Dayton Daily News,
July 15, 2007
— The Miami Valley is one of the most water-rich regions in the
United States, on top of one of the nation's most productive aquifers.
And we're just a stone's throw from the Great Lakes.
Cynthia Barnett argues that we'd better think twice if that's the attitude
here in the Midwest. Her new book, "Mirage: Florida and the Vanishing
Water of the Eastern U.S." (Regional, $24.95), sounds a warning to
the complacent residents of water-rich lands that others are coming for
Barnett demonstrates how even the most water-rich state can become parched
by building her book around Florida's tragic water mistakes. She uses
the state to instruct readers in the basics tenents of environmental protection
and why it matters to everyone. Why should Floridians care if Atlanta
suburbanites water their lawns? Because in a drought, the rivers that
begin in Georgia won't have enough water to feed Florida's bays downstream.
And without the perfect freshwater/saltwater balance at the outlet to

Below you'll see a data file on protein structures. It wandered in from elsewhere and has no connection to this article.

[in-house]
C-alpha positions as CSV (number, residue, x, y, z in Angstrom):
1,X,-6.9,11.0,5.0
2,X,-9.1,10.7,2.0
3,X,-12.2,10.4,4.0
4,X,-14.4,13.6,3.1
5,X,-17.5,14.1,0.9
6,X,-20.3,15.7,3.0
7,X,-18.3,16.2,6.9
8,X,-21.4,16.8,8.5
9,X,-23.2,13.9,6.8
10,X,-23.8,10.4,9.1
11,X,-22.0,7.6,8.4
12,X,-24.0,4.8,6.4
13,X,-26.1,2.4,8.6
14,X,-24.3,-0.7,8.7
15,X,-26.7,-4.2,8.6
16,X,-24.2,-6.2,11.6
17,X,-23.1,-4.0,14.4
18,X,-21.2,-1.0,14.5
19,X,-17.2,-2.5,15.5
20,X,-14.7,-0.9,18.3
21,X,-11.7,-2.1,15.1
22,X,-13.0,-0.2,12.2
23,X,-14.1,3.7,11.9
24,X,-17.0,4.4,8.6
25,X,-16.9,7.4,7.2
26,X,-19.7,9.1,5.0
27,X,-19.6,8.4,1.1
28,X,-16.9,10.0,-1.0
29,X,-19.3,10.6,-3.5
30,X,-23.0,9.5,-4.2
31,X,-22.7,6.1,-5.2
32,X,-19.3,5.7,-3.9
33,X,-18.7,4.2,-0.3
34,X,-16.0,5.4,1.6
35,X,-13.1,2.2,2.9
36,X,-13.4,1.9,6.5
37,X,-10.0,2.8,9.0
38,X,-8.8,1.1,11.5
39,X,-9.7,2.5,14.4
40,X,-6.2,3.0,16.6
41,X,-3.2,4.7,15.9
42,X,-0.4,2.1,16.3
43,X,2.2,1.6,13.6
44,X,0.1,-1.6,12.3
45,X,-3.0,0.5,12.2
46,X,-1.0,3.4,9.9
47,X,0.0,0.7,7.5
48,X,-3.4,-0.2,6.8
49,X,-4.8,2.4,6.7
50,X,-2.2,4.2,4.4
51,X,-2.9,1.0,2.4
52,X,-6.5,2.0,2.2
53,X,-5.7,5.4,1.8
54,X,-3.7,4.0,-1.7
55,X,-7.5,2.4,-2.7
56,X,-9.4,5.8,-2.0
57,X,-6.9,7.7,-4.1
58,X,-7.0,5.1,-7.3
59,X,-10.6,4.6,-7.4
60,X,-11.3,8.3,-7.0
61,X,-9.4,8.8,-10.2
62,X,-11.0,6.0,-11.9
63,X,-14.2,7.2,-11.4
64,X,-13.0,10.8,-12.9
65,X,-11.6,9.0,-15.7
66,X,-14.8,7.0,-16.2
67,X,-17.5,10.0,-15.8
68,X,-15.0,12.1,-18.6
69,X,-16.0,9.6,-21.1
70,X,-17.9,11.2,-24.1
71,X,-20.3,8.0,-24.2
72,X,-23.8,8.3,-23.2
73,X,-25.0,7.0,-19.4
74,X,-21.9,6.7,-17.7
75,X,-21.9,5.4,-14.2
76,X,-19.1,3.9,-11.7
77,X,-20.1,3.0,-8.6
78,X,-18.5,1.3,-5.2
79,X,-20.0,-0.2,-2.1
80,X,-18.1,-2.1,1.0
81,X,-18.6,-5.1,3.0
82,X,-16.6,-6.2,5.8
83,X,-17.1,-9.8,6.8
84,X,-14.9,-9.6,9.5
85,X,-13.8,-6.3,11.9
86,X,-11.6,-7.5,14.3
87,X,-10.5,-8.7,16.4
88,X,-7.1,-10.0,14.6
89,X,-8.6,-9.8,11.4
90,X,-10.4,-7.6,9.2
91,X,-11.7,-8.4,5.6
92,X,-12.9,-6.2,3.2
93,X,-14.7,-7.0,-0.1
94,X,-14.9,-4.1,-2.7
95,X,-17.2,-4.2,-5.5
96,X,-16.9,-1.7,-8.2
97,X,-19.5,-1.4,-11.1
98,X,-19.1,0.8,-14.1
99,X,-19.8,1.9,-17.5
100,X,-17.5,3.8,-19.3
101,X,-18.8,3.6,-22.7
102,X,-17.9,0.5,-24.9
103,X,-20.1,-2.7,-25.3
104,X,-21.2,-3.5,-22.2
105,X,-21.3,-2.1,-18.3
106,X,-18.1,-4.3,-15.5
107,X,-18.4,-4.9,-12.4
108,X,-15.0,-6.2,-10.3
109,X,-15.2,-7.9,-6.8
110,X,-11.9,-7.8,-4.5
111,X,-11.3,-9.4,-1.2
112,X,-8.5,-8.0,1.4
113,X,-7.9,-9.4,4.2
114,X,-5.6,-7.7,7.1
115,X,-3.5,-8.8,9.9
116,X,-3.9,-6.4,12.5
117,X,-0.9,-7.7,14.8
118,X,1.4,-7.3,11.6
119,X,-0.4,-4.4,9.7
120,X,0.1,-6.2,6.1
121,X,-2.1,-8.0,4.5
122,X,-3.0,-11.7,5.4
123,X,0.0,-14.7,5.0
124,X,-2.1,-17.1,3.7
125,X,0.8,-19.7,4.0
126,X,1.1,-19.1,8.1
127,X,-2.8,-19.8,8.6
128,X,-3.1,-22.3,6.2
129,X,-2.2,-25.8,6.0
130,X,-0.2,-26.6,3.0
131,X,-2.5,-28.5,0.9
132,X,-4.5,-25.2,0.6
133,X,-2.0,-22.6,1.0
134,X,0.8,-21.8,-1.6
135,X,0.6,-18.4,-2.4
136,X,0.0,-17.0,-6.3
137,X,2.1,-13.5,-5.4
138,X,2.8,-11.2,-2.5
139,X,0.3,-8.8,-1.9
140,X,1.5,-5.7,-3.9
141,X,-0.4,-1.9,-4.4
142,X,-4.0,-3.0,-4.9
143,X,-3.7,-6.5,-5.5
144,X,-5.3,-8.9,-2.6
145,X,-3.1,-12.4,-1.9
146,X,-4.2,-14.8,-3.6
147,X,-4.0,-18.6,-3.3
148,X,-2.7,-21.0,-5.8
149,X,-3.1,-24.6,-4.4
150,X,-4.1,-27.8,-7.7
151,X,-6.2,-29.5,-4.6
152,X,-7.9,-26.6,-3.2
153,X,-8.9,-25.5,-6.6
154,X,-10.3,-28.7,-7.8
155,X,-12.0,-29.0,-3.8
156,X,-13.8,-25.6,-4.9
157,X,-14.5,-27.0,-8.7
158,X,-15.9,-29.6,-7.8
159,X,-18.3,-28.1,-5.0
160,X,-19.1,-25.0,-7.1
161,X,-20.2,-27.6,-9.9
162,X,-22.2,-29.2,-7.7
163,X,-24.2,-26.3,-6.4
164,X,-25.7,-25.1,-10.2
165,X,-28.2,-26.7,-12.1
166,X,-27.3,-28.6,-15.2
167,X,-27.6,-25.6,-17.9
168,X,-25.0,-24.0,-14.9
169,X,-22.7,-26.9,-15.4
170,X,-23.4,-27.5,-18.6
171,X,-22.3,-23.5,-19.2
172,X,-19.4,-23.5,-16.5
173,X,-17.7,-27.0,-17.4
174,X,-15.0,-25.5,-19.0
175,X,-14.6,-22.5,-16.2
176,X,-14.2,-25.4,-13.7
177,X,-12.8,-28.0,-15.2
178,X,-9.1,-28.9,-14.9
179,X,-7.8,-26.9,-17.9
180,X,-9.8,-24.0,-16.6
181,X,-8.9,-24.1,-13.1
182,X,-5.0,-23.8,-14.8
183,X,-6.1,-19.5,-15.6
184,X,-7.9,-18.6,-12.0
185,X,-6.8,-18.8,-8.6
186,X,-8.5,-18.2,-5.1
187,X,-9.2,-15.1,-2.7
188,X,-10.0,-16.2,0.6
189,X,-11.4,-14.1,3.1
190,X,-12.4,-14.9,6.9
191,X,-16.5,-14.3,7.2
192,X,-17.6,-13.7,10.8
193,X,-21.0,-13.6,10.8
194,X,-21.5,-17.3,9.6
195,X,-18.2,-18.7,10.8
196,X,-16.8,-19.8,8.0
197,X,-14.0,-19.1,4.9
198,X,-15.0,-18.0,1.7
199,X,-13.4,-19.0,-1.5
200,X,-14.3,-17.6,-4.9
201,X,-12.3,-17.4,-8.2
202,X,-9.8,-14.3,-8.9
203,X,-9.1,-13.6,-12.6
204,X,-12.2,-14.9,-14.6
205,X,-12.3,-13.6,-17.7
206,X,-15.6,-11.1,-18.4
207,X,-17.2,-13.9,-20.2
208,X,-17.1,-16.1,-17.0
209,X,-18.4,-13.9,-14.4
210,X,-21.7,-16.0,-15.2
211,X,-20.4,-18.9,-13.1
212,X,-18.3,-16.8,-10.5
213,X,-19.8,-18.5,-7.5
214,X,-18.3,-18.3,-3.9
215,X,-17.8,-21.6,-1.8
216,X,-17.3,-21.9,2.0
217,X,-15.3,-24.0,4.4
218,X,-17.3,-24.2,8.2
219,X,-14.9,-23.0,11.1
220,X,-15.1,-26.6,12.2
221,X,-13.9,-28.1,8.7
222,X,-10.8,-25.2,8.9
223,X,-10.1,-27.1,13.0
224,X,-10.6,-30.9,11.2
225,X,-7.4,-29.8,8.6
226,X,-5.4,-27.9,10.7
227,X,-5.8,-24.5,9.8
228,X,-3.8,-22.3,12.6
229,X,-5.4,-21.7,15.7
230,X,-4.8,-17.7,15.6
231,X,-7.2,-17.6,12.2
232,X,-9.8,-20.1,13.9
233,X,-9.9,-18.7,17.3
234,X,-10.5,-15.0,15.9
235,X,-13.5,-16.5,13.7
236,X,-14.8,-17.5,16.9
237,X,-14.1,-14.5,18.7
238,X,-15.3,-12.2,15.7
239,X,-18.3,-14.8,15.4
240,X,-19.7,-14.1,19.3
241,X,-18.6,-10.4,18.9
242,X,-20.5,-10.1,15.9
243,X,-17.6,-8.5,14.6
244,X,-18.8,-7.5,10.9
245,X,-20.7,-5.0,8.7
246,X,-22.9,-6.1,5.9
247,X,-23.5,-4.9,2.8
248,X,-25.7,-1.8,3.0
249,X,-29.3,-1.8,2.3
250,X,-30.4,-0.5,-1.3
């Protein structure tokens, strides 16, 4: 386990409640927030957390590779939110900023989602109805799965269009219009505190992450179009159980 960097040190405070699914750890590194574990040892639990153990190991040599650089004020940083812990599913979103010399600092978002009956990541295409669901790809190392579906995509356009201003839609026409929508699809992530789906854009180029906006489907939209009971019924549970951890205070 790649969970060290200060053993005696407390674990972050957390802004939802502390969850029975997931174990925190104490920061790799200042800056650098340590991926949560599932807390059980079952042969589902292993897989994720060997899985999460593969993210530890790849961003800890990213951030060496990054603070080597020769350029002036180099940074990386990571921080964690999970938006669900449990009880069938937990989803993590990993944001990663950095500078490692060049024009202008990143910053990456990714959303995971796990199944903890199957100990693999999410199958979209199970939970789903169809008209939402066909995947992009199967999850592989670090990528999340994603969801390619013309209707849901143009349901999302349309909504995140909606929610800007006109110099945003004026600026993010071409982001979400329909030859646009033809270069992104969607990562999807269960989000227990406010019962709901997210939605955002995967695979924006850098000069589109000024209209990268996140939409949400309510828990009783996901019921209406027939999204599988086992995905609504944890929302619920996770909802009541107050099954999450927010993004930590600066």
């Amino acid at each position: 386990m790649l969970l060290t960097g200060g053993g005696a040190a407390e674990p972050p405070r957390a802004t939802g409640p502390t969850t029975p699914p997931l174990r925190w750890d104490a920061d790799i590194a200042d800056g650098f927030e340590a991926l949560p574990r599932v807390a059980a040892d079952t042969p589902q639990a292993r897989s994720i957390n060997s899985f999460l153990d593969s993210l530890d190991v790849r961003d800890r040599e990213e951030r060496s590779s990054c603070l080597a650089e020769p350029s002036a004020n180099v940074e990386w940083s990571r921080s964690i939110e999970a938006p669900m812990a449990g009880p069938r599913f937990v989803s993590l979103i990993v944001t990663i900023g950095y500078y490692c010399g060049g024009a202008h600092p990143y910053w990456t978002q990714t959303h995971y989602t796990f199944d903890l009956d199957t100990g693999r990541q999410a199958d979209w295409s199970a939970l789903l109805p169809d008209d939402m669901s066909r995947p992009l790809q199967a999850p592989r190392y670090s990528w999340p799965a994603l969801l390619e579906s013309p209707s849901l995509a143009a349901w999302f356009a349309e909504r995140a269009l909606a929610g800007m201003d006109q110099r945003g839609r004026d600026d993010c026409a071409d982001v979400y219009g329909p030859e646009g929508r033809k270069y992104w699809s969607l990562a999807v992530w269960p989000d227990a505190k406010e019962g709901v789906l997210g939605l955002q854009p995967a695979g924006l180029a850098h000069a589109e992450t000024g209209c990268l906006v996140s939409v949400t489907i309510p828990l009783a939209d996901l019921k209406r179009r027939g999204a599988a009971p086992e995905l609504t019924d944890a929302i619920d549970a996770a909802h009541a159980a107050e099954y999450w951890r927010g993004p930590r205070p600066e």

the Gulf of Mexico, valuable shellfish are completely wiped out. Suddenly,
there's an economic problem, too.
The most important lesson of "Mirage" is that water scarcity
is a national problem. Barnett shows how population shifts and redistricting
have shifted federal political power south and west, where some are plotting
to pipe, truck and barge away Great Lakes region freshwater. While it
might seem the Great Lakes have plenty of water to share, Florida has
proven even the most water-rich region can see its eco-system wrecked
once the water starts getting pumped out.
As Barnett shows, Americans can't pretend forever that water is a right
and should be nearly free. We have to be taught to conserve.
– Scott Elliott
The Dayton Daily News